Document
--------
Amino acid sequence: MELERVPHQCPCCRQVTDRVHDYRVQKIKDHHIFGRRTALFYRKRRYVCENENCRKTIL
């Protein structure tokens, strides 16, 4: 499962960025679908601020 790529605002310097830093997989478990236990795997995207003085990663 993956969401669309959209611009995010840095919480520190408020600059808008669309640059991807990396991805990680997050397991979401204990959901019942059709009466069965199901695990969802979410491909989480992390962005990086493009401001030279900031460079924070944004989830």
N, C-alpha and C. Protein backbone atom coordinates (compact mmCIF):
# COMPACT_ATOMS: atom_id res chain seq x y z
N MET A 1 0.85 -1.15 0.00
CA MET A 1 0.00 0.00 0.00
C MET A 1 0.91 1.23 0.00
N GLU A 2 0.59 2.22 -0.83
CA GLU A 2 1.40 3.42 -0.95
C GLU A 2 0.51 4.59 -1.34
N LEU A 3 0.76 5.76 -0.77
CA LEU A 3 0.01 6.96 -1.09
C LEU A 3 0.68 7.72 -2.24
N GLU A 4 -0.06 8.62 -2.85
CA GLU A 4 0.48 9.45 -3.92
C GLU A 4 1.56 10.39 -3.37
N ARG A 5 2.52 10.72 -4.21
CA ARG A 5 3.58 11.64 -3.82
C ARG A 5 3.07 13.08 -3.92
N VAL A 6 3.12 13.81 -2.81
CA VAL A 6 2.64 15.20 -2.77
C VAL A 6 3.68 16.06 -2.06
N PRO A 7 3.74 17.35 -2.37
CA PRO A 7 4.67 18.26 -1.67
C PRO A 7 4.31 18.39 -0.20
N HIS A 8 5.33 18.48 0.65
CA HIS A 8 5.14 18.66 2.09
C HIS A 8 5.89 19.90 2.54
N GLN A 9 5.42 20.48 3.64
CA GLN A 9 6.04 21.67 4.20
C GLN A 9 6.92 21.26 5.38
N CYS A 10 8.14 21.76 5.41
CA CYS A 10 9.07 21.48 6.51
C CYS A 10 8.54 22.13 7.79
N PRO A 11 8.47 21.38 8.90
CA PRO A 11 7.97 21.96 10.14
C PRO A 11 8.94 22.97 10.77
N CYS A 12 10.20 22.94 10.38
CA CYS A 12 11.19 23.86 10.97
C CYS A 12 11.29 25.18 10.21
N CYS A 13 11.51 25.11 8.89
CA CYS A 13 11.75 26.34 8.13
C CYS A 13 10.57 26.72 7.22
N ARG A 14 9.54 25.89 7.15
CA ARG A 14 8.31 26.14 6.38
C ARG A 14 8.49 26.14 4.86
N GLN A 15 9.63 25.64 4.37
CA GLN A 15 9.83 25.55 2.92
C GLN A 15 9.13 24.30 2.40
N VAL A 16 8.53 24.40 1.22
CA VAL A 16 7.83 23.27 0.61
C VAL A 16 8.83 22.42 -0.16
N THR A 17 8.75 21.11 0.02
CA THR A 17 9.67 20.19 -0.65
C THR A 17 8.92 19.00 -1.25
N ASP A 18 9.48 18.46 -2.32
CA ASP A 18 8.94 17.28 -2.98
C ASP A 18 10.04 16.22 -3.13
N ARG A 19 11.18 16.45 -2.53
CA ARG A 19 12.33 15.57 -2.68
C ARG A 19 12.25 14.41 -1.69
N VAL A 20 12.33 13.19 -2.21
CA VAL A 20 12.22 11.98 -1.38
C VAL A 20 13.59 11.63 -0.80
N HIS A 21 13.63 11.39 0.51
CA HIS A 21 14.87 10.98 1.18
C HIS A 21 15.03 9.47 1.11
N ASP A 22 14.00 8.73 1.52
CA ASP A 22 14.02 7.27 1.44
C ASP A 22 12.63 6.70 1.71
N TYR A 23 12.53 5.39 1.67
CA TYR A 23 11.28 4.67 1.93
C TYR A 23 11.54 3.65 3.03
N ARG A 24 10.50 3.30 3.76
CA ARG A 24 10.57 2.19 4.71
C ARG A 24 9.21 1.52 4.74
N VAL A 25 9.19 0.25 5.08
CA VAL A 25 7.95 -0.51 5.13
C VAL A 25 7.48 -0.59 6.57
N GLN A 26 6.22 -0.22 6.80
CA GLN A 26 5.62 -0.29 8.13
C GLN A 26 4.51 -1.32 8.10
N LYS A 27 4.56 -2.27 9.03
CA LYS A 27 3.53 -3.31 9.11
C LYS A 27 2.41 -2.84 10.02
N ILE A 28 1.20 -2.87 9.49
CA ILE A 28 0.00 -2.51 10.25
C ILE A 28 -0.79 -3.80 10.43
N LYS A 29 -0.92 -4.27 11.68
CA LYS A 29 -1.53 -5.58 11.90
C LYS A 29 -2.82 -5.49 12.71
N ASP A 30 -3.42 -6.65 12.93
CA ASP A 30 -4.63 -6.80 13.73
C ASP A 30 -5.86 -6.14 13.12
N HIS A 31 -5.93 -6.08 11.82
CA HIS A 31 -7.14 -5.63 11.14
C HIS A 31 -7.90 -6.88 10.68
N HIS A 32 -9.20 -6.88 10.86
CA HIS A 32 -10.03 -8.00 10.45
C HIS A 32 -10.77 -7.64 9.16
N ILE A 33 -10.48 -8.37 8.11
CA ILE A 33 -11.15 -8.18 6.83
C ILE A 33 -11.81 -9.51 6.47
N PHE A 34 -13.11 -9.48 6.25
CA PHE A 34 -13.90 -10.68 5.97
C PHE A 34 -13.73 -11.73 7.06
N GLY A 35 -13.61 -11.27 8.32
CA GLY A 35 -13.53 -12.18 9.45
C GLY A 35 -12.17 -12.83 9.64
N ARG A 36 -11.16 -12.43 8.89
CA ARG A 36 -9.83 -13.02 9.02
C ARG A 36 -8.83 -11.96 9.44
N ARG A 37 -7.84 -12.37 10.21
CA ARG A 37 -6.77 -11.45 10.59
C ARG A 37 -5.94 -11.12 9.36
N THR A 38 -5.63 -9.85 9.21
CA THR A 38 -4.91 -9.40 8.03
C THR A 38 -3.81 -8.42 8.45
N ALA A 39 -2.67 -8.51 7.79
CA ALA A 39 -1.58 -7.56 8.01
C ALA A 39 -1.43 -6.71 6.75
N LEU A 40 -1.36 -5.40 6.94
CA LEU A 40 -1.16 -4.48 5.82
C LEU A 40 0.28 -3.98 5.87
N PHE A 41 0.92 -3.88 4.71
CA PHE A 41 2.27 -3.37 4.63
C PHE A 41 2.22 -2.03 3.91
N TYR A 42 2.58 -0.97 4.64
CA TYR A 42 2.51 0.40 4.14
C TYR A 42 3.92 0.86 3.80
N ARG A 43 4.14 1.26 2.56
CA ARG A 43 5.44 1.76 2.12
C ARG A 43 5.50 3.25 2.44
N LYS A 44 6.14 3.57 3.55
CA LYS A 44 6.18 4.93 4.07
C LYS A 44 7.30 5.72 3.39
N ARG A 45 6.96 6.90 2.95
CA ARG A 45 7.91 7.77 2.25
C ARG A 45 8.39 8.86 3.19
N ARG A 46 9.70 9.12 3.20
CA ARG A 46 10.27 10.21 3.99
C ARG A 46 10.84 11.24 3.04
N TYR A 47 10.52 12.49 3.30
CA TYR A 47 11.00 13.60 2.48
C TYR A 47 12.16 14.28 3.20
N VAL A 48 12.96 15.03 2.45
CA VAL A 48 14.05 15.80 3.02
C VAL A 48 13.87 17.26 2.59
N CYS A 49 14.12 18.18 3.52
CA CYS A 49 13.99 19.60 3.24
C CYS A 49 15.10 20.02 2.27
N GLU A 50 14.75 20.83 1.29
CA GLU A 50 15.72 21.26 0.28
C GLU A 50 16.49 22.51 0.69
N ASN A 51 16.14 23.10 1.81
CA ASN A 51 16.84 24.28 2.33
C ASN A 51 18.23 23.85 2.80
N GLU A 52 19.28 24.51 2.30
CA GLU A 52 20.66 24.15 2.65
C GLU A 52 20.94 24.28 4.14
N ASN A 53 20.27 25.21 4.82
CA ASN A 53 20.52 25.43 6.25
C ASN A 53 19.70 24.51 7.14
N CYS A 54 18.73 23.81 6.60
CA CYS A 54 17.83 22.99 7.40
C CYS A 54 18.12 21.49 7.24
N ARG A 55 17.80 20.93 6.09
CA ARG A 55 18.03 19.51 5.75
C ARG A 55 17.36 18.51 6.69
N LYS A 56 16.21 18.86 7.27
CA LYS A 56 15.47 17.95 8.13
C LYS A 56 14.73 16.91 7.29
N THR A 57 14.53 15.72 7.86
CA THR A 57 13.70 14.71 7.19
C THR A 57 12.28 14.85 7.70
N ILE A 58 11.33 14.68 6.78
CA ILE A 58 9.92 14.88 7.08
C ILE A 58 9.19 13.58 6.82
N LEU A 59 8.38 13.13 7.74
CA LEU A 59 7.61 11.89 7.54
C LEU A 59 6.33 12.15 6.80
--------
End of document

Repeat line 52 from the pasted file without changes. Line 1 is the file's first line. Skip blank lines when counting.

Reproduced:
C VAL A 16 8.83 22.42 -0.16